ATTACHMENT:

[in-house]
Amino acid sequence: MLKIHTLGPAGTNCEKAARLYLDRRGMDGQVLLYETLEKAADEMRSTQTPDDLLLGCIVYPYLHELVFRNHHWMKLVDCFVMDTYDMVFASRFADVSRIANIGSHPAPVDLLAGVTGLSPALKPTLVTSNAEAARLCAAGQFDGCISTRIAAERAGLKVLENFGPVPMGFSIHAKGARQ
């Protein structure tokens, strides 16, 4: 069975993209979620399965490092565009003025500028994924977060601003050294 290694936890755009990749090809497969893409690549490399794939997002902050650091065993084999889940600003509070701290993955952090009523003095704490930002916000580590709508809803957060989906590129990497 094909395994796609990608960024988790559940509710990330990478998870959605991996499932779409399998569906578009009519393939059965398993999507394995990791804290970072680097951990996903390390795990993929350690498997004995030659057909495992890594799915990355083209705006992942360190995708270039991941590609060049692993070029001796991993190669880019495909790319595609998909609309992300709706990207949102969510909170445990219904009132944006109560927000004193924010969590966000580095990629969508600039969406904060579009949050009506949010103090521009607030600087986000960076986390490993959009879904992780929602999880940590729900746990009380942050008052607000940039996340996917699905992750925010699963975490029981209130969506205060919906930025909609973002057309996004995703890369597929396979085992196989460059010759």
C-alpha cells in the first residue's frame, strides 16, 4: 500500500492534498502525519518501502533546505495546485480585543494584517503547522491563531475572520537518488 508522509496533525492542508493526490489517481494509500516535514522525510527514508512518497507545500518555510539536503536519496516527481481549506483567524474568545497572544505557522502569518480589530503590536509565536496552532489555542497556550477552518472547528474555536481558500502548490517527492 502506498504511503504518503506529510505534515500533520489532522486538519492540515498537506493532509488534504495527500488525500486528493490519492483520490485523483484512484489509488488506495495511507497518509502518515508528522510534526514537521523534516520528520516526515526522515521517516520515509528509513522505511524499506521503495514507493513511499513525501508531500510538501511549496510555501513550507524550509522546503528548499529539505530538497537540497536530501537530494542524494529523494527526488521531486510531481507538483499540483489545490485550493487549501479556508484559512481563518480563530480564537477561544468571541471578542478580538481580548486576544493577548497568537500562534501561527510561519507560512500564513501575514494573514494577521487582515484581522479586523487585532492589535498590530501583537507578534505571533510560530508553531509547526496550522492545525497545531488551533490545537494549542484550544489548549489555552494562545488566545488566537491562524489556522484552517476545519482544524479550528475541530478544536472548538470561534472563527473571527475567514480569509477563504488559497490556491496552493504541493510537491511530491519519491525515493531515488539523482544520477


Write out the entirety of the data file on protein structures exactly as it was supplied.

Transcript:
[in-house]
Amino acid sequence: MLKIHTLGPAGTNCEKAARLYLDRRGMDGQVLLYETLEKAADEMRSTQTPDDLLLGCIVYPYLHELVFRNHHWMKLVDCFVMDTYDMVFASRFADVSRIANIGSHPAPVDLLAGVTGLSPALKPTLVTSNAEAARLCAAGQFDGCISTRIAAERAGLKVLENFGPVPMGFSIHAKGARQ
């Protein structure tokens, strides 16, 4: 069975993209979620399965490092565009003025500028994924977060601003050294 290694936890755009990749090809497969893409690549490399794939997002902050650091065993084999889940600003509070701290993955952090009523003095704490930002916000580590709508809803957060989906590129990497 094909395994796609990608960024988790559940509710990330990478998870959605991996499932779409399998569906578009009519393939059965398993999507394995990791804290970072680097951990996903390390795990993929350690498997004995030659057909495992890594799915990355083209705006992942360190995708270039991941590609060049692993070029001796991993190669880019495909790319595609998909609309992300709706990207949102969510909170445990219904009132944006109560927000004193924010969590966000580095990629969508600039969406904060579009949050009506949010103090521009607030600087986000960076986390490993959009879904992780929602999880940590729900746990009380942050008052607000940039996340996917699905992750925010699963975490029981209130969506205060919906930025909609973002057309996004995703890369597929396979085992196989460059010759």
C-alpha cells in the first residue's frame, strides 16, 4: 500500500492534498502525519518501502533546505495546485480585543494584517503547522491563531475572520537518488 508522509496533525492542508493526490489517481494509500516535514522525510527514508512518497507545500518555510539536503536519496516527481481549506483567524474568545497572544505557522502569518480589530503590536509565536496552532489555542497556550477552518472547528474555536481558500502548490517527492 502506498504511503504518503506529510505534515500533520489532522486538519492540515498537506493532509488534504495527500488525500486528493490519492483520490485523483484512484489509488488506495495511507497518509502518515508528522510534526514537521523534516520528520516526515526522515521517516520515509528509513522505511524499506521503495514507493513511499513525501508531500510538501511549496510555501513550507524550509522546503528548499529539505530538497537540497536530501537530494542524494529523494527526488521531486510531481507538483499540483489545490485550493487549501479556508484559512481563518480563530480564537477561544468571541471578542478580538481580548486576544493577548497568537500562534501561527510561519507560512500564513501575514494573514494577521487582515484581522479586523487585532492589535498590530501583537507578534505571533510560530508553531509547526496550522492545525497545531488551533490545537494549542484550544489548549489555552494562545488566545488566537491562524489556522484552517476545519482544524479550528475541530478544536472548538470561534472563527473571527475567514480569509477563504488559497490556491496552493504541493510537491511530491519519491525515493531515488539523482544520477